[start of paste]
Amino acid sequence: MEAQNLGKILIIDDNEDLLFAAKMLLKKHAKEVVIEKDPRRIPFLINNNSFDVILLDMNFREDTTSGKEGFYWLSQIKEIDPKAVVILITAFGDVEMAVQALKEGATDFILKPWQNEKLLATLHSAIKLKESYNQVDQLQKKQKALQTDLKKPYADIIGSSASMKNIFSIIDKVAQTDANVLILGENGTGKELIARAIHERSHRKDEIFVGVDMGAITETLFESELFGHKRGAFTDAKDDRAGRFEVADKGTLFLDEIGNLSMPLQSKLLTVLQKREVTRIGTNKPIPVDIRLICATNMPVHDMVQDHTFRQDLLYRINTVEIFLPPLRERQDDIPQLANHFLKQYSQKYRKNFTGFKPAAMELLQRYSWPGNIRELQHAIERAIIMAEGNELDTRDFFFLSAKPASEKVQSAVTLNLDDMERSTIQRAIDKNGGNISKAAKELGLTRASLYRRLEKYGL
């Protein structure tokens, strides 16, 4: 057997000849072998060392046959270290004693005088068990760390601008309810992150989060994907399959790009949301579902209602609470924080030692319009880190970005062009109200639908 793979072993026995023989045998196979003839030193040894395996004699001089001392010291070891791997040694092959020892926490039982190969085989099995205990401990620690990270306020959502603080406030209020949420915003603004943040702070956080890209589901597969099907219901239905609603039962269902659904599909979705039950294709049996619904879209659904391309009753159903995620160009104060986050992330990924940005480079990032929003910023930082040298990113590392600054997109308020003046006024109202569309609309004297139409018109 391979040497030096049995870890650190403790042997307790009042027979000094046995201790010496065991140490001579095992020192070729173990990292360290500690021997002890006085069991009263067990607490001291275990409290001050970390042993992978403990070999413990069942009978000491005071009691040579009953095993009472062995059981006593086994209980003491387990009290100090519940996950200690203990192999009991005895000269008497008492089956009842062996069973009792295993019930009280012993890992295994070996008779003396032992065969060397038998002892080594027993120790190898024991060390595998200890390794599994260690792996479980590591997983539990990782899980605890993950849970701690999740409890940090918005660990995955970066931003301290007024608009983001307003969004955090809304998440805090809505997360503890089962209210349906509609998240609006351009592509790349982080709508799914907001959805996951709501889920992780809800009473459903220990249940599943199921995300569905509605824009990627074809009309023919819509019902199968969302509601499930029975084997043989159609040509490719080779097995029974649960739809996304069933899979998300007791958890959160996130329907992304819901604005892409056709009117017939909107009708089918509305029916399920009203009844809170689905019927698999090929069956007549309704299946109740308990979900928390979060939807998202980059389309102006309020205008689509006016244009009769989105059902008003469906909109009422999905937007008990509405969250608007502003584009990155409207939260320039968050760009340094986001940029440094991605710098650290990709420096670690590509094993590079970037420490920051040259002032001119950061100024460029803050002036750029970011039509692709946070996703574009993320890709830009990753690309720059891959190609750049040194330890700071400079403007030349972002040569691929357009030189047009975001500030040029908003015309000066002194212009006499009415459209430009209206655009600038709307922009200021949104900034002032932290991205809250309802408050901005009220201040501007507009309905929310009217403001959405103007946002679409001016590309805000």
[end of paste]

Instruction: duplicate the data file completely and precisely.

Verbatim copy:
Amino acid sequence: MEAQNLGKILIIDDNEDLLFAAKMLLKKHAKEVVIEKDPRRIPFLINNNSFDVILLDMNFREDTTSGKEGFYWLSQIKEIDPKAVVILITAFGDVEMAVQALKEGATDFILKPWQNEKLLATLHSAIKLKESYNQVDQLQKKQKALQTDLKKPYADIIGSSASMKNIFSIIDKVAQTDANVLILGENGTGKELIARAIHERSHRKDEIFVGVDMGAITETLFESELFGHKRGAFTDAKDDRAGRFEVADKGTLFLDEIGNLSMPLQSKLLTVLQKREVTRIGTNKPIPVDIRLICATNMPVHDMVQDHTFRQDLLYRINTVEIFLPPLRERQDDIPQLANHFLKQYSQKYRKNFTGFKPAAMELLQRYSWPGNIRELQHAIERAIIMAEGNELDTRDFFFLSAKPASEKVQSAVTLNLDDMERSTIQRAIDKNGGNISKAAKELGLTRASLYRRLEKYGL
């Protein structure tokens, strides 16, 4: 057997000849072998060392046959270290004693005088068990760390601008309810992150989060994907399959790009949301579902209602609470924080030692319009880190970005062009109200639908 793979072993026995023989045998196979003839030193040894395996004699001089001392010291070891791997040694092959020892926490039982190969085989099995205990401990620690990270306020959502603080406030209020949420915003603004943040702070956080890209589901597969099907219901239905609603039962269902659904599909979705039950294709049996619904879209659904391309009753159903995620160009104060986050992330990924940005480079990032929003910023930082040298990113590392600054997109308020003046006024109202569309609309004297139409018109 391979040497030096049995870890650190403790042997307790009042027979000094046995201790010496065991140490001579095992020192070729173990990292360290500690021997002890006085069991009263067990607490001291275990409290001050970390042993992978403990070999413990069942009978000491005071009691040579009953095993009472062995059981006593086994209980003491387990009290100090519940996950200690203990192999009991005895000269008497008492089956009842062996069973009792295993019930009280012993890992295994070996008779003396032992065969060397038998002892080594027993120790190898024991060390595998200890390794599994260690792996479980590591997983539990990782899980605890993950849970701690999740409890940090918005660990995955970066931003301290007024608009983001307003969004955090809304998440805090809505997360503890089962209210349906509609998240609006351009592509790349982080709508799914907001959805996951709501889920992780809800009473459903220990249940599943199921995300569905509605824009990627074809009309023919819509019902199968969302509601499930029975084997043989159609040509490719080779097995029974649960739809996304069933899979998300007791958890959160996130329907992304819901604005892409056709009117017939909107009708089918509305029916399920009203009844809170689905019927698999090929069956007549309704299946109740308990979900928390979060939807998202980059389309102006309020205008689509006016244009009769989105059902008003469906909109009422999905937007008990509405969250608007502003584009990155409207939260320039968050760009340094986001940029440094991605710098650290990709420096670690590509094993590079970037420490920051040259002032001119950061100024460029803050002036750029970011039509692709946070996703574009993320890709830009990753690309720059891959190609750049040194330890700071400079403007030349972002040569691929357009030189047009975001500030040029908003015309000066002194212009006499009415459209430009209206655009600038709307922009200021949104900034002032932290991205809250309802408050901005009220201040501007507009309905929310009217403001959405103007946002679409001016590309805000």